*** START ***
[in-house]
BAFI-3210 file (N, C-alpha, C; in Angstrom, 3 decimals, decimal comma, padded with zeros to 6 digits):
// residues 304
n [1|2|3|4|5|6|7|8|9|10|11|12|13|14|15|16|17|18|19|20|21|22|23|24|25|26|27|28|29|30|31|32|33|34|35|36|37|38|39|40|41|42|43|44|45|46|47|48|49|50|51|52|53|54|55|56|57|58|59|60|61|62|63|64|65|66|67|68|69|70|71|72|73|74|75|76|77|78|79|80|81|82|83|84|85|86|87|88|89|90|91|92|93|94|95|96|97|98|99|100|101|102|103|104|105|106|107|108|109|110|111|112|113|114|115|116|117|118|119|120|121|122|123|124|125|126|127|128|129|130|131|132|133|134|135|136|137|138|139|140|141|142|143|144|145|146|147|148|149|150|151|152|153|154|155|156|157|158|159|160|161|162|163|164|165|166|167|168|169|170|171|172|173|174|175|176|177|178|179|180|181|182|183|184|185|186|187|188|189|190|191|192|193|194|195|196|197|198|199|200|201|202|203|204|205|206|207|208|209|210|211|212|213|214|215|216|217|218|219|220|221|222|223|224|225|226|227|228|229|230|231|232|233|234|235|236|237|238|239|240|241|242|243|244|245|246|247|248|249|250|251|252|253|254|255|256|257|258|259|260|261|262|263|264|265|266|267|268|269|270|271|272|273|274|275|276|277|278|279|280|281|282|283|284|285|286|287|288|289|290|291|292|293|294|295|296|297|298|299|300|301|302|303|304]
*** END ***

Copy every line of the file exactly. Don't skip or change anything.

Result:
[in-house]
BAFI-3210 file (N, C-alpha, C; in Angstrom, 3 decimals, decimal comma, padded with zeros to 6 digits):
// residues 304
n [1|2|3|4|5|6|7|8|9|10|11|12|13|14|15|16|17|18|19|20|21|22|23|24|25|26|27|28|29|30|31|32|33|34|35|36|37|38|39|40|41|42|43|44|45|46|47|48|49|50|51|52|53|54|55|56|57|58|59|60|61|62|63|64|65|66|67|68|69|70|71|72|73|74|75|76|77|78|79|80|81|82|83|84|85|86|87|88|89|90|91|92|93|94|95|96|97|98|99|100|101|102|103|104|105|106|107|108|109|110|111|112|113|114|115|116|117|118|119|120|121|122|123|124|125|126|127|128|129|130|131|132|133|134|135|136|137|138|139|140|141|142|143|144|145|146|147|148|149|150|151|152|153|154|155|156|157|158|159|160|161|162|163|164|165|166|167|168|169|170|171|172|173|174|175|176|177|178|179|180|181|182|183|184|185|186|187|188|189|190|191|192|193|194|195|196|197|198|199|200|201|202|203|204|205|206|207|208|209|210|211|212|213|214|215|216|217|218|219|220|221|222|223|224|225|226|227|228|229|230|231|232|233|234|235|236|237|238|239|240|241|242|243|244|245|246|247|248|249|250|251|252|253|254|255|256|257|258|259|260|261|262|263|264|265|266|267|268|269|270|271|272|273|274|275|276|277|278|279|280|281|282|283|284|285|286|287|288|289|290|291|292|293|294|295|296|297|298|299|300|301|302|303|304]